The following performance score is designed to inscribe bodies in space and to set up a community. The score was inspired by the construction of a skatepark in Palestine, which I was involved in during September and October 2015. When constructing a skatepark transitions (ramps) are measured out in the space through the construction of quarter circle forms in chip board, which are used as a guide when concrete is added. Whilst I was in Palestine working on the skatepark, I was taught how to make form work and became interested in using body measurements as the radii of circles that transitions could be formed from. Each element of this score is inspired by a particular aspect of the construction work and the social involvement of the local community. It became interesting to me to consider how these elements transfer to other places, and to explore how body, space, community and freedom can be explored through these forms and this work.
Form Work (2015) by Dani Abulhawa
This score is for two performers and any number of observers/commentators. The two performers are encouraged to speak different languages to each other for the duration.
The performers occupy a space with the following: one pair of scissors, one knitting needle, two balls of twine (at least 10 metres each), two marker pens, two pencils, and one tape measure (at least two metres). A sound playback device is also needed, and a selection of music in any format – provided by the performers and/or by the observers/commentators.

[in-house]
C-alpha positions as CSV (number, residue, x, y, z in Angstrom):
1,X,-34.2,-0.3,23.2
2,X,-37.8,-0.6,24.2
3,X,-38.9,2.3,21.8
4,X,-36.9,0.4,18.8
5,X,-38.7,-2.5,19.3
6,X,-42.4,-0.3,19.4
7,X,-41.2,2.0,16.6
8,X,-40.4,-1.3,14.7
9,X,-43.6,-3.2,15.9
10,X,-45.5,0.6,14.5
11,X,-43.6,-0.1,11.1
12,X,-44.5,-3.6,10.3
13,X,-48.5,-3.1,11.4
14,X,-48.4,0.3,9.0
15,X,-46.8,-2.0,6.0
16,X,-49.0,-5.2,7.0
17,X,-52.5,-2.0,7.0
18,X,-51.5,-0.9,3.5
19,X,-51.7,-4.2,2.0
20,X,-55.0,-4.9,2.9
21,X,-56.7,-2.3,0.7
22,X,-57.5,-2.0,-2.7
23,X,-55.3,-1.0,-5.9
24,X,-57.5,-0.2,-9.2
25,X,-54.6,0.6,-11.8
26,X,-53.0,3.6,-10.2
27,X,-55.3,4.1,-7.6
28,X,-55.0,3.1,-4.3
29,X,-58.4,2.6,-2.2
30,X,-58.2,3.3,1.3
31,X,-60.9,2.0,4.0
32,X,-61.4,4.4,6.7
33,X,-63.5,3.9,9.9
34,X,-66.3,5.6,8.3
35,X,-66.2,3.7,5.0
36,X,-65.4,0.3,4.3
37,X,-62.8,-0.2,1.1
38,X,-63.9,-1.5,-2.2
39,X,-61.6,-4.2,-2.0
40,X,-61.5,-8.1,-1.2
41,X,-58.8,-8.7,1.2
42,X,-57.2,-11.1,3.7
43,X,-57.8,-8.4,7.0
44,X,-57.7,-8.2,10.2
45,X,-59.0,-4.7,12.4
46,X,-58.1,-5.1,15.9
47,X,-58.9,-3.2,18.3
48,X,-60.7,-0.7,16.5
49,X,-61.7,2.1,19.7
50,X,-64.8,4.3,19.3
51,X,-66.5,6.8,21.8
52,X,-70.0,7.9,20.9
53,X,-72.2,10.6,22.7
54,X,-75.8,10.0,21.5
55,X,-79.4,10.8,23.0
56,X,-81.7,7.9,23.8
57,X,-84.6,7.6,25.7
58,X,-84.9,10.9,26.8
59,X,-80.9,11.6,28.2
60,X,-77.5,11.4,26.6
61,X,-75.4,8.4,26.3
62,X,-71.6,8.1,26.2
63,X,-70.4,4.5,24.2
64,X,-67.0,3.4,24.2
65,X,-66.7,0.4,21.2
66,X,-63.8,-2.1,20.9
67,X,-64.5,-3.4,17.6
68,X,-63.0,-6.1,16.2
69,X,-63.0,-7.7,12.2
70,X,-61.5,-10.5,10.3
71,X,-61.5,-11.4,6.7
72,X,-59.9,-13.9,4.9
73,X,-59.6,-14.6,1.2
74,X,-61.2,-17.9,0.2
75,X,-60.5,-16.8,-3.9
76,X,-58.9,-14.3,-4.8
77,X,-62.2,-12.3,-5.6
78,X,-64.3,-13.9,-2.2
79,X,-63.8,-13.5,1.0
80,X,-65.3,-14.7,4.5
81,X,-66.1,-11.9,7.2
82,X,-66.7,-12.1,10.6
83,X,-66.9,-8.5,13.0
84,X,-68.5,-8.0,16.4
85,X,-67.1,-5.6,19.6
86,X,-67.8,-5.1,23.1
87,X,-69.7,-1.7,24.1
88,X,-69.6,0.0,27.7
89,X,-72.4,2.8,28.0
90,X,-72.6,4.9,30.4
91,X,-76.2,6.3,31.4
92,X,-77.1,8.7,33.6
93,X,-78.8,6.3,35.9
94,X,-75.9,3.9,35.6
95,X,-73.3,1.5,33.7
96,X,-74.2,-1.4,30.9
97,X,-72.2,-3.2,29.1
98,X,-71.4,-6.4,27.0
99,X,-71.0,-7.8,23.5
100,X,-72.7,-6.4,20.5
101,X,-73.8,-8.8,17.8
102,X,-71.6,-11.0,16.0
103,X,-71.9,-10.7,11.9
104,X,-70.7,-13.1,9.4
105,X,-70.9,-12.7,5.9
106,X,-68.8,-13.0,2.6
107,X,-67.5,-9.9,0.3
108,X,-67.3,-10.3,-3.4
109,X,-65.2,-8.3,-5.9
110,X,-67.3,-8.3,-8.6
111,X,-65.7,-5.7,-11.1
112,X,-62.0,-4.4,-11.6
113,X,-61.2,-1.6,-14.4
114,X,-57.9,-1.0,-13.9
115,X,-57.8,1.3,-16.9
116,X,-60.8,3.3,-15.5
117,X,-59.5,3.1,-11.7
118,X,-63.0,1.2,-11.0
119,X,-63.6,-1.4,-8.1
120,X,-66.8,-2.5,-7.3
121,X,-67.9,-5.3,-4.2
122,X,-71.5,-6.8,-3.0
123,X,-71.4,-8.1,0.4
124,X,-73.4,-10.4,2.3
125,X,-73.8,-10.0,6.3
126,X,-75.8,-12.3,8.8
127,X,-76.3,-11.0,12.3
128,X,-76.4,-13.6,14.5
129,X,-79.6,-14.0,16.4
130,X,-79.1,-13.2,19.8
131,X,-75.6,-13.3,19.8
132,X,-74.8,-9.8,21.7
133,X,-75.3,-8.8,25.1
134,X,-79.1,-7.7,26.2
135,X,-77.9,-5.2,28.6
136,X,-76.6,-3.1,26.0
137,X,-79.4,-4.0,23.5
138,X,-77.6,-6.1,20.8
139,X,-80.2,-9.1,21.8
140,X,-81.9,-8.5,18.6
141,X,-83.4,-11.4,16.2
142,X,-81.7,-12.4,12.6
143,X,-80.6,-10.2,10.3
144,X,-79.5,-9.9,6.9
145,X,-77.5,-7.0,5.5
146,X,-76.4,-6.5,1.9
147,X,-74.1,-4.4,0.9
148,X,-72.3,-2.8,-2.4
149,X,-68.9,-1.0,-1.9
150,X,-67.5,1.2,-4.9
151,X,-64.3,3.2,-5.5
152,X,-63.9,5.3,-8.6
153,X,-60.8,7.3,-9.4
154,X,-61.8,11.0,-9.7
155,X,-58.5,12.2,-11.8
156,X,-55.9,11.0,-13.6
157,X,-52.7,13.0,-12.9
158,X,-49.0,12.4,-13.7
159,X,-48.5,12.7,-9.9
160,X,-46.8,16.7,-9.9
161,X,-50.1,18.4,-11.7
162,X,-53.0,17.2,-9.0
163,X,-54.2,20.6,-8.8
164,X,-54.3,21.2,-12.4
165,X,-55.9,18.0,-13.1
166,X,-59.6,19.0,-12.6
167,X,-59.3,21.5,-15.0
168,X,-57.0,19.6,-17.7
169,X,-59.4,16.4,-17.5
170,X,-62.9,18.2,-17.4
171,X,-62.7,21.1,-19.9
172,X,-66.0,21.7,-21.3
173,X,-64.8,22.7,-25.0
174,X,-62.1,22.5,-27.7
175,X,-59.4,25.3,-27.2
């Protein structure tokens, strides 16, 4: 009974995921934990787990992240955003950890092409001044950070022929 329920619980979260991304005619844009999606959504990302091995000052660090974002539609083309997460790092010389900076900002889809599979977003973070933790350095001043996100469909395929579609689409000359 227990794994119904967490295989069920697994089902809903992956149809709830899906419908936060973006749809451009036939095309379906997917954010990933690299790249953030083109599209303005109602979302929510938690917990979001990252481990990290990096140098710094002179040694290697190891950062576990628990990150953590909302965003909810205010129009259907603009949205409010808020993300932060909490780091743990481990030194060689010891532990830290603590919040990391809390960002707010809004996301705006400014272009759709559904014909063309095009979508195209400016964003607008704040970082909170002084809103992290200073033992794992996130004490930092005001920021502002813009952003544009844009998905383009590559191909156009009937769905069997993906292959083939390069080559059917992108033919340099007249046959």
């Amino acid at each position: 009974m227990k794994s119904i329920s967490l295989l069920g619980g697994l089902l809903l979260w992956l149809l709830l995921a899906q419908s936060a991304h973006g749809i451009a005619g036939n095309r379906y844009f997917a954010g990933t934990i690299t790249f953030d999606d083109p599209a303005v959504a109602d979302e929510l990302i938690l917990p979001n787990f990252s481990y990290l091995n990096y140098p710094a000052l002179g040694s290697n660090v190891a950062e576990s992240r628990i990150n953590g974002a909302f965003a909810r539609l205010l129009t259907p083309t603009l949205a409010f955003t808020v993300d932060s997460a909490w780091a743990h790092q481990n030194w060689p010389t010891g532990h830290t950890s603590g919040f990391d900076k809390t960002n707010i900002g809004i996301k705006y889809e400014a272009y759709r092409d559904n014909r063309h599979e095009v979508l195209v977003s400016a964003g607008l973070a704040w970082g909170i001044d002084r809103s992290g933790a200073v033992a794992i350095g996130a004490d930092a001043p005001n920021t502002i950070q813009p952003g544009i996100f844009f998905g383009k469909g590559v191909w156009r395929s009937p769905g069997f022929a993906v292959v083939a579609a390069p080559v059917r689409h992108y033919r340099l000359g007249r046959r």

One performer chooses a body part or area on the other performer to measure. This measurement is then used as the radius of a circle, which is drawn out on the floor of the space using any/all of the materials listed above.
The performers take it in turns to choose body parts on each other. They work together to draw out each circle. The location of each circle on the floor should be determined by some agreed upon logic.
Observers/commentators should bring refreshment offerings (drinks, food) for the performers to the space with them. At any point the observers feel it relevant they can play a piece of music or a song. Whenever music is playing the observers and performers should take some time to dance in the space using the circles that have already been marked out.
When all of the performers’ body parts have been measured out in circles on the floor, everyone in the space agrees upon a final song or piece of music to be played. The performers (and any observers/commentators remaining) dance within the space.